Some cloud companies are spending significant effort trying to identify their “partner of the future.” As we eluded earlier, traditional software channel players must adapt to the cloud sales model. There are several examples of this happening today. For example, DMRs now provide assessment, planning, design, installation, configuration, support and even managed services for cloud companies. This is a significant expansion of capabilities compared to five or certainly ten years ago. The cloud evolution has also brought about the creation of new channel partner types, including cloud service brokers and next generation fulfillment partners. Research firm Gartner estimates that just 5 percent of cloud services are sold via brokerages today, but it estimates that this will rise to 20 percent by 2015 (from Gartner, Inc., 2014 http://www.gartner.com/technology/topics/cloud-computing.jsp). Examples of brokerages currently in operation today include Gravitant and CloudSherpas. Next generation fulfillment partners have the capability to aggregate and resell Cloud solutions with single provisioning, bill and first-line support. Another trend in cloud partner types is the rise of referral or distribution partners who expand the market and drive new opportunities. These partners are usually specialized in specific verticals or solutions. For example, a cloud-based digital marketing company is partnering with one of the largest dental industry distributors to reach dentist offices and groups on a massive scale.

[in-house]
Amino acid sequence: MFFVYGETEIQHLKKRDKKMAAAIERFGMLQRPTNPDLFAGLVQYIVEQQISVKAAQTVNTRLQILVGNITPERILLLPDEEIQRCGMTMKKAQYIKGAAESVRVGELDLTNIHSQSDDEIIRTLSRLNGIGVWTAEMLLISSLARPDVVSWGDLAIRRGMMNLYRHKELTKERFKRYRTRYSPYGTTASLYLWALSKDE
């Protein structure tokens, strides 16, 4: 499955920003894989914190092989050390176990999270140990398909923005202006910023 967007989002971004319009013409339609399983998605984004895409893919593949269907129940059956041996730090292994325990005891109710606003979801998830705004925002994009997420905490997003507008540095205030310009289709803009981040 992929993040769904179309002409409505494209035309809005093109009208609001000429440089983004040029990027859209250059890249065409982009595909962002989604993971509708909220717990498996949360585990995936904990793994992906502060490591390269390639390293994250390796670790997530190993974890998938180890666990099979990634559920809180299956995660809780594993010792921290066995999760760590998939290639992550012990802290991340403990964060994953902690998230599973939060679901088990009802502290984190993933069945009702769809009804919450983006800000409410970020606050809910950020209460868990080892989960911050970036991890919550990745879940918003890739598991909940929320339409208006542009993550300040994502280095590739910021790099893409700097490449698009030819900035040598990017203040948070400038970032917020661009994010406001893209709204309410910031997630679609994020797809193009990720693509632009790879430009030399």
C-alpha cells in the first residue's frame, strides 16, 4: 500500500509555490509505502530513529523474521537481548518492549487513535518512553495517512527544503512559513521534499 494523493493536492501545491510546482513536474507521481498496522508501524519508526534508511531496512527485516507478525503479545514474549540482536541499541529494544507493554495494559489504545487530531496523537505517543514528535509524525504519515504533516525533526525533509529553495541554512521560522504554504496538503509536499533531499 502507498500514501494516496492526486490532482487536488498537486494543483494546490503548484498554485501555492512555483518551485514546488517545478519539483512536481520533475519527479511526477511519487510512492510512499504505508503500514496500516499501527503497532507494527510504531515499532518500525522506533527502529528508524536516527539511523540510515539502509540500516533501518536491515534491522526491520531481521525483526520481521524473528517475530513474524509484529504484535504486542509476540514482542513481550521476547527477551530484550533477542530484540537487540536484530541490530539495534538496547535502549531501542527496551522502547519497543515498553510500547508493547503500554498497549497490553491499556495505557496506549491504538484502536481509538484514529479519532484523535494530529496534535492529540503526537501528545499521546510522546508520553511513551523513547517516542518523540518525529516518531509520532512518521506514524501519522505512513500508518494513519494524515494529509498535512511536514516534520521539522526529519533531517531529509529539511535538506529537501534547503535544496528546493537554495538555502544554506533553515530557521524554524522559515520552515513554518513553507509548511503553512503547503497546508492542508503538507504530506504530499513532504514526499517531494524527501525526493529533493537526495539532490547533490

Updating partner incentive programs